WE’VE GOT SKILLS

Panama 2015 | ECONOMY | INTERVIEW

TBY talks to HE Luis Ernesto Carles, Minister of Labor and Workforce Development, on the current state of the Panamanian labor market, and the ministry's coordinated efforts with the private sector to train human capital.

HE Luis Ernesto Carles
BIOGRAPHY
HE Luis Ernesto Carles has been the Minister of Labor and Workforce Development of Panama since May 2014 and Chairman of the National Coalition for Development, appointed by the President of the Republic. Previously, he served as an associate in Esquivel, Fernandez & Associates; he was attorney of the National Directorate of Business Development at the Ministry of Trade and Industry, and legal advisor to the Ministry of Health. He graduated in Law and Political Science; also he has a master's degree in procedural law and a graduate degree in employment law and industrial relations of the Universidad Latina of Panama. He also holds a cathedra in philosophy and religious studies from the Universidad Rafael Landivar of Guatemala.

What is the current state of development of the labor market in Panama?

As a result of high economic growth (8% on average), all labor market indicators have been favorable. 96% of the workforce is busy, youth unemployment and informality has decreased significantly, while we managed to increase female participation in the labor force. While the dynamism of the economy has decreased, there have not been drastic changes in the labor market, among other reasons, due to the ambitious investment program we run between both the government and the private sector. The sustainability of economic growth is a key factor to generate decent jobs and is a priority for the Ministry of Labor and Workforce Development. We plan to strengthen the human capital program, for there is still a gap between the training offering and demand for skills by the productive sector. This affects the country's competitiveness and prevents the inclusion of a large segment of young people who have dropped out of the system and are embedded in the informal sector, many in conditions of vulnerability and insecurity. Another important task for this institution is to ensure that our workers enjoy better conditions in terms of security, access to adequate pay and their benefits are paid, as has been established in by Panamanian law. As part of a migration policy, we progress in a participatory manner in the design of mechanisms to allow for the orderly entry of foreigners into the country to fill the gaps left by the lack of training of local labor and that has been done more evident in light of the significant national growth in the last decade.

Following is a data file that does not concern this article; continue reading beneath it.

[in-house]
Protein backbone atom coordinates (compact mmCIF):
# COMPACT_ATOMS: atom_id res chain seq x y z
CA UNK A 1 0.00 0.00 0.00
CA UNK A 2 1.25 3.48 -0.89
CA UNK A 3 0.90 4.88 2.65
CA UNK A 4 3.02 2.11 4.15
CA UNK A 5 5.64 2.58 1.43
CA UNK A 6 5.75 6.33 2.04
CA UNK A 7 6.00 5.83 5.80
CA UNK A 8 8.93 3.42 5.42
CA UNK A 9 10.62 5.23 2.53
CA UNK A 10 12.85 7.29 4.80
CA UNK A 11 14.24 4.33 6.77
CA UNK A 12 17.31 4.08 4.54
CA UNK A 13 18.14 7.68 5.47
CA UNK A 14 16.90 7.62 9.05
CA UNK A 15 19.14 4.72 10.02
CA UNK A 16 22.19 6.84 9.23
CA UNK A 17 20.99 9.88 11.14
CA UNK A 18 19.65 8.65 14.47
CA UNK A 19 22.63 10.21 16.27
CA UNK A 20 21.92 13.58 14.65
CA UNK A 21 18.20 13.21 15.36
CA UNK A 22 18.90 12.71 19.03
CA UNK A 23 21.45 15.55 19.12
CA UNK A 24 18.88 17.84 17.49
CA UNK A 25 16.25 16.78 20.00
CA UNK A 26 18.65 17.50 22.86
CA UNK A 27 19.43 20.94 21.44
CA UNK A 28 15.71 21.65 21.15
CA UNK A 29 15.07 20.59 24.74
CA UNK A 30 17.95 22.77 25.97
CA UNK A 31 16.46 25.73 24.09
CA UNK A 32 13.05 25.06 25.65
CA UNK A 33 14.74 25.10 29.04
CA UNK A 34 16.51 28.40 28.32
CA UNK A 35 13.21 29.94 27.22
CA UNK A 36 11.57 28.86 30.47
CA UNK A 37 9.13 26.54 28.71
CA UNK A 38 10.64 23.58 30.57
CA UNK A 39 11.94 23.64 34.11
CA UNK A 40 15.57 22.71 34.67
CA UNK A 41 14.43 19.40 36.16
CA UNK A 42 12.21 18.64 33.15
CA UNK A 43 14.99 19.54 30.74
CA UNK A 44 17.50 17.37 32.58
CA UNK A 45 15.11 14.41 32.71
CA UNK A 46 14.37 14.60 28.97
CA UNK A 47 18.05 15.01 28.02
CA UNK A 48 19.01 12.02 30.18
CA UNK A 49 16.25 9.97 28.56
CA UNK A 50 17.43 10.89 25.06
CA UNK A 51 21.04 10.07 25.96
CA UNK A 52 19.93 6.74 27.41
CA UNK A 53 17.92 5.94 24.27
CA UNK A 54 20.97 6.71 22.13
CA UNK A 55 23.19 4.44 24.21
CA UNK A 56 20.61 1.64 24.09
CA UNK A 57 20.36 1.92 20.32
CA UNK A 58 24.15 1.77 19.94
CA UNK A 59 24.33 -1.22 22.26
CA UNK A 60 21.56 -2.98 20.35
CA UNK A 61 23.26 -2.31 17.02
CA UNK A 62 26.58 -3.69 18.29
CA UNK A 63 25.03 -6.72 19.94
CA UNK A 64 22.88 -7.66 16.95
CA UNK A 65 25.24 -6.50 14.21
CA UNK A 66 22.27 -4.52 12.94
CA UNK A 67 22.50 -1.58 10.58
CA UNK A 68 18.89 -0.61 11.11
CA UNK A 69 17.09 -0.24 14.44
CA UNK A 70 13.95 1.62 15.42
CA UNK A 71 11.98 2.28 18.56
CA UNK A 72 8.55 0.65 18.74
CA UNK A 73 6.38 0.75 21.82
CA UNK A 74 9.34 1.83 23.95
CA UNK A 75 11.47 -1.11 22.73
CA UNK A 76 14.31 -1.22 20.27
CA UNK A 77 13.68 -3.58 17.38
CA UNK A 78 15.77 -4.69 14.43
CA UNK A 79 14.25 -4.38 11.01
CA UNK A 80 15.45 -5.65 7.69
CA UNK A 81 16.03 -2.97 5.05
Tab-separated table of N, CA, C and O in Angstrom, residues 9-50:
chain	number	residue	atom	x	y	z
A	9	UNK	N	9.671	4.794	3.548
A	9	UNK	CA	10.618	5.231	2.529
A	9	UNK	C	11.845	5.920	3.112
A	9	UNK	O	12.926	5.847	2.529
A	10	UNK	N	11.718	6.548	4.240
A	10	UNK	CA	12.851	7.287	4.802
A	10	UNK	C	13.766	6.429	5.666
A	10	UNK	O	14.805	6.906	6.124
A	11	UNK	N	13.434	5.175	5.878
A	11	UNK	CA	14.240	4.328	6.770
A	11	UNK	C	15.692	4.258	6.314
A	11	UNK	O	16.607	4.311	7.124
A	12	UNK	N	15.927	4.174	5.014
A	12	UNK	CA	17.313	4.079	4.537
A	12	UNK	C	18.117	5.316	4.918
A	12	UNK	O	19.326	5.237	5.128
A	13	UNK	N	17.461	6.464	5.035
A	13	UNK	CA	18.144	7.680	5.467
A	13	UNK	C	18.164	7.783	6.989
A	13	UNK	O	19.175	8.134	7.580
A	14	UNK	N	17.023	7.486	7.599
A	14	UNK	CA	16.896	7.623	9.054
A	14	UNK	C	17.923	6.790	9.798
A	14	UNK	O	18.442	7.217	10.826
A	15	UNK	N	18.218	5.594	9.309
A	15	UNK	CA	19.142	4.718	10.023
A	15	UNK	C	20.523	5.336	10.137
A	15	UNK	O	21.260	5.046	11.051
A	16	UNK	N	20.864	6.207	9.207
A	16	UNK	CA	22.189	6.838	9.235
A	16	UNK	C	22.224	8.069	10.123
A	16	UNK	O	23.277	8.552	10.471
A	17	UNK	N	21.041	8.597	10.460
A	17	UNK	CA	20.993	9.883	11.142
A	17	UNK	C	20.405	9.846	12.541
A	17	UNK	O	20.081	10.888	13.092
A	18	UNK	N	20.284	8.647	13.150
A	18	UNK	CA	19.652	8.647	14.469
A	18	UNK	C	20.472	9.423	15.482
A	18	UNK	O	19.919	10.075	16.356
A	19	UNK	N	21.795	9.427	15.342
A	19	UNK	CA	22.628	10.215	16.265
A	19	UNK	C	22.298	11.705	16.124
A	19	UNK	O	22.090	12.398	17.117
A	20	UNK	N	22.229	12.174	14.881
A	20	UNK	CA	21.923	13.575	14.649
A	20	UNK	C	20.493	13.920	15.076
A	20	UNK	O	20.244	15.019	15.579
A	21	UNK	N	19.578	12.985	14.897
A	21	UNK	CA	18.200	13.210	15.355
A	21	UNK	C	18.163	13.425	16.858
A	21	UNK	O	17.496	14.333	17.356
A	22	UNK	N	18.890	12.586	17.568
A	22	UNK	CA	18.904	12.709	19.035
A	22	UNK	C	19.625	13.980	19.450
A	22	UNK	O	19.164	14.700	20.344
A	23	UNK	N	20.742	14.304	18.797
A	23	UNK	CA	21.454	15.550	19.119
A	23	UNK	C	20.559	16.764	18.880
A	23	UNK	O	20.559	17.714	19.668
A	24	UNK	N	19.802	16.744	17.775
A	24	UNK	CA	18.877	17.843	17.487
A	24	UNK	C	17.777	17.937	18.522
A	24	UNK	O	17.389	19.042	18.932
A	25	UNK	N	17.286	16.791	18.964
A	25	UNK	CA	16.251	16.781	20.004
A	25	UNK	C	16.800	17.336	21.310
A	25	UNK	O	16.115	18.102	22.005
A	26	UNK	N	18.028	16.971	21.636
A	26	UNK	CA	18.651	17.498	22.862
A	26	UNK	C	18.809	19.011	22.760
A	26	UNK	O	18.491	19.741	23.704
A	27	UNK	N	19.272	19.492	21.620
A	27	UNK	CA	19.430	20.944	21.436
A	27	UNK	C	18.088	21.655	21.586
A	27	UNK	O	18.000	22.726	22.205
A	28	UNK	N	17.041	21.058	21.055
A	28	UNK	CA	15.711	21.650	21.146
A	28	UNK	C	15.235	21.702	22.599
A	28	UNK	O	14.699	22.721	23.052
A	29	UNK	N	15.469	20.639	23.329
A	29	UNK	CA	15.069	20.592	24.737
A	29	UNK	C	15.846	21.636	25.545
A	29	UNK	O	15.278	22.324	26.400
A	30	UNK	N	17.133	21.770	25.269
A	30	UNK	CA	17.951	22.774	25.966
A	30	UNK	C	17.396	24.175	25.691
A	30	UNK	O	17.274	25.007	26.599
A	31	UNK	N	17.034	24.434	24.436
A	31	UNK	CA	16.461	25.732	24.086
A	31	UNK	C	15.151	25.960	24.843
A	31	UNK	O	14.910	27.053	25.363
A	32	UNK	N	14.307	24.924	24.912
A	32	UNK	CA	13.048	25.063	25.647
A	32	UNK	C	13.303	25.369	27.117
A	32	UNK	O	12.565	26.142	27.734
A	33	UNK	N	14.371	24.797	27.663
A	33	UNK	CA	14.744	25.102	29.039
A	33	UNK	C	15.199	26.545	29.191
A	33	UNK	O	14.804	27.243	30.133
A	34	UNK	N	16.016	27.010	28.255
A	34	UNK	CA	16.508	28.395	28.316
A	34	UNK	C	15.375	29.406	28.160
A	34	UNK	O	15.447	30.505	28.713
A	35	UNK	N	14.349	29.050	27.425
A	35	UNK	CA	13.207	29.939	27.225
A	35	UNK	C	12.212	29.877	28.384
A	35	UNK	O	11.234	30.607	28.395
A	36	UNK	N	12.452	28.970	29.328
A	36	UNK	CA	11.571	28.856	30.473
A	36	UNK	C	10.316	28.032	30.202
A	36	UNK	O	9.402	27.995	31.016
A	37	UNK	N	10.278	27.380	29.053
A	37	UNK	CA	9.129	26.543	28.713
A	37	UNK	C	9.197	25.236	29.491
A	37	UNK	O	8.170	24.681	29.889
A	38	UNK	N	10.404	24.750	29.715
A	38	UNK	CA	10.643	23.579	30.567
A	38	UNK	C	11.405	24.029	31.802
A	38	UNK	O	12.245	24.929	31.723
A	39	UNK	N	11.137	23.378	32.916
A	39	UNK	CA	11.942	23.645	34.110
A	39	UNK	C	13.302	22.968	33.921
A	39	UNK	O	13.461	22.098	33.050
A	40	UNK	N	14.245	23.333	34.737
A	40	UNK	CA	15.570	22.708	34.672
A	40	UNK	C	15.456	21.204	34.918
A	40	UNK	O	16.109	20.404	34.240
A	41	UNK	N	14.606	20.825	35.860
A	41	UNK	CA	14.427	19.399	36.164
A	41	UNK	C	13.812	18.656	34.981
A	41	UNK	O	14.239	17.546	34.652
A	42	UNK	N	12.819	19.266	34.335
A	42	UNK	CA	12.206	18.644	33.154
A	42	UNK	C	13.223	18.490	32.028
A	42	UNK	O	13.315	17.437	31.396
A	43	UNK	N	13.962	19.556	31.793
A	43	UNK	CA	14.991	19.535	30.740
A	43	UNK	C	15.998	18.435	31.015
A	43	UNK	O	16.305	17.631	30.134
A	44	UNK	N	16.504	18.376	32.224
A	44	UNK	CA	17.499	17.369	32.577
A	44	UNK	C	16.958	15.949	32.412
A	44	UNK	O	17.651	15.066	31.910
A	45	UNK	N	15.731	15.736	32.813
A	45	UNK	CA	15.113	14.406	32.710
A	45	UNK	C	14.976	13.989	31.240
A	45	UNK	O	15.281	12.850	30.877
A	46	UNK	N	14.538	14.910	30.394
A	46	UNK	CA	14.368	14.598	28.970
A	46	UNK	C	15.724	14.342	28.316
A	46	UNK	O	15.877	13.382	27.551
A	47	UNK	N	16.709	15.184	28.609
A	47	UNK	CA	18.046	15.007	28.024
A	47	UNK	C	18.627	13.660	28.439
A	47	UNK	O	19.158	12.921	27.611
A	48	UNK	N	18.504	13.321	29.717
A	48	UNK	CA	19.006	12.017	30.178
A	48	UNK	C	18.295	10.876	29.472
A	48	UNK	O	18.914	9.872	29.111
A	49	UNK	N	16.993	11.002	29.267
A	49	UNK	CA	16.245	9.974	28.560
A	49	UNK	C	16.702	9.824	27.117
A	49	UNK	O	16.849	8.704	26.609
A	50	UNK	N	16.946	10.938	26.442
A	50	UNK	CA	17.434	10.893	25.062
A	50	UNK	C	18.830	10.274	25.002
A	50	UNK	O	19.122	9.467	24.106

What role does the private sector play in the development of qualified human resources in Panama?

The private sector invests in schools in Panama, from pre-school to universities. In fact, of the 30 existing universities in the country, only five are public. On the other hand, the private sector, by law, is part of the Board of INADEH and includes three representatives appointed by the Council of Private Enterprise, an institution that is charge of approving all plans and programs of vocational training as well as other job skills program. The development strategy of the Ministry of Education is to offer students an education that reflects the realities of the working world. The Ministry also works with multiple chambers to coordinate efforts and prepare students to work in certain sectors of the economy. Bilingual Panama is a running program that foresees the training of 10,000 English teachers in the country, meeting the demand of the private sector. On the other hand, in face of the difficulties businesses face to fill jobs, especially in the technical area, INADEH is heading to training programs based on the needs of the private sector and with its dual training program, which allows students work experiences in companies.

What are the objectives of the Ministry and its top priorities for 2015?

One of our projects is the Pro Youth Program, expected to train 2,000 young people for the labor market. This will help improve the employability of this segment of the population; with the participation of INADEH, it is expected to develop a comprehensive training program designed to create the skills that the productive sector needs and increase productivity and competitiveness, while reducing the degree of informality in the labor market, which is 38.3%, although it has reduced since in 2005 when it stood at 46.6%; the number of inspections to ensure compliance with labor laws will increase by 10%; we work on the immigration policy in order to respond to the needs of specialized human resources, something the country still lacks. We also aim to modernize the facilities of the General Directorate of Employment and provide it with specialized human resources to ensure better care for visitors and better management.